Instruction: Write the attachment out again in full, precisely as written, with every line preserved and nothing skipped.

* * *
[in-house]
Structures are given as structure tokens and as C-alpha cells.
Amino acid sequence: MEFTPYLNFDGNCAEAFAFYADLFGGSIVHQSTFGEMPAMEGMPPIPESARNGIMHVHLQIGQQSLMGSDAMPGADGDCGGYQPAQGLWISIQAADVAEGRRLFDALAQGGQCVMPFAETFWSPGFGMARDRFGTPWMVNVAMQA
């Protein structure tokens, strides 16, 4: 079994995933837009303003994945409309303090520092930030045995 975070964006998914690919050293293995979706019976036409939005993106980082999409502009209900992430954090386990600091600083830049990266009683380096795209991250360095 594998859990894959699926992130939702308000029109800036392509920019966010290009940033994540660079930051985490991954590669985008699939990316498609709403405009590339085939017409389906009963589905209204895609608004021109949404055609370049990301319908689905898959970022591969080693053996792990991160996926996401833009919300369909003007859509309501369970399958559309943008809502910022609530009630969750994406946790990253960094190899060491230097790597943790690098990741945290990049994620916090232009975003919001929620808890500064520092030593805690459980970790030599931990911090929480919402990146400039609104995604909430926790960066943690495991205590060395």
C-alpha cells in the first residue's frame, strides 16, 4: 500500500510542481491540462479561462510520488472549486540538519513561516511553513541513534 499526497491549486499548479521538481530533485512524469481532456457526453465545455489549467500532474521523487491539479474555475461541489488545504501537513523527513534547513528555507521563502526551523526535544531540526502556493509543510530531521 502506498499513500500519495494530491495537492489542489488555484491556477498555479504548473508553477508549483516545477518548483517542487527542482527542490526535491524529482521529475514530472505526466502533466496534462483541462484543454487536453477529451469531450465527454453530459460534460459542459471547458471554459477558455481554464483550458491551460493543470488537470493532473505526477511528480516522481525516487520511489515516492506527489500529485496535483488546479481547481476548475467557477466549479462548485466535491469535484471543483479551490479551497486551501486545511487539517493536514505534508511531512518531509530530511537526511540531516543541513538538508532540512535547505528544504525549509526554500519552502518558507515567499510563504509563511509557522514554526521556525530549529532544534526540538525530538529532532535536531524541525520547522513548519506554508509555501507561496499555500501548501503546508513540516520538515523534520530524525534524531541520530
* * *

[in-house]
Structures are given as structure tokens and as C-alpha cells.
Amino acid sequence: MEFTPYLNFDGNCAEAFAFYADLFGGSIVHQSTFGEMPAMEGMPPIPESARNGIMHVHLQIGQQSLMGSDAMPGADGDCGGYQPAQGLWISIQAADVAEGRRLFDALAQGGQCVMPFAETFWSPGFGMARDRFGTPWMVNVAMQA
């Protein structure tokens, strides 16, 4: 079994995933837009303003994945409309303090520092930030045995 975070964006998914690919050293293995979706019976036409939005993106980082999409502009209900992430954090386990600091600083830049990266009683380096795209991250360095 594998859990894959699926992130939702308000029109800036392509920019966010290009940033994540660079930051985490991954590669985008699939990316498609709403405009590339085939017409389906009963589905209204895609608004021109949404055609370049990301319908689905898959970022591969080693053996792990991160996926996401833009919300369909003007859509309501369970399958559309943008809502910022609530009630969750994406946790990253960094190899060491230097790597943790690098990741945290990049994620916090232009975003919001929620808890500064520092030593805690459980970790030599931990911090929480919402990146400039609104995604909430926790960066943690495991205590060395």
C-alpha cells in the first residue's frame, strides 16, 4: 500500500510542481491540462479561462510520488472549486540538519513561516511553513541513534 499526497491549486499548479521538481530533485512524469481532456457526453465545455489549467500532474521523487491539479474555475461541489488545504501537513523527513534547513528555507521563502526551523526535544531540526502556493509543510530531521 502506498499513500500519495494530491495537492489542489488555484491556477498555479504548473508553477508549483516545477518548483517542487527542482527542490526535491524529482521529475514530472505526466502533466496534462483541462484543454487536453477529451469531450465527454453530459460534460459542459471547458471554459477558455481554464483550458491551460493543470488537470493532473505526477511528480516522481525516487520511489515516492506527489500529485496535483488546479481547481476548475467557477466549479462548485466535491469535484471543483479551490479551497486551501486545511487539517493536514505534508511531512518531509530530511537526511540531516543541513538538508532540512535547505528544504525549509526554500519552502518558507515567499510563504509563511509557522514554526521556525530549529532544534526540538525530538529532532535536531524541525520547522513548519506554508509555501507561496499555500501548501503546508513540516520538515523534520530524525534524531541520530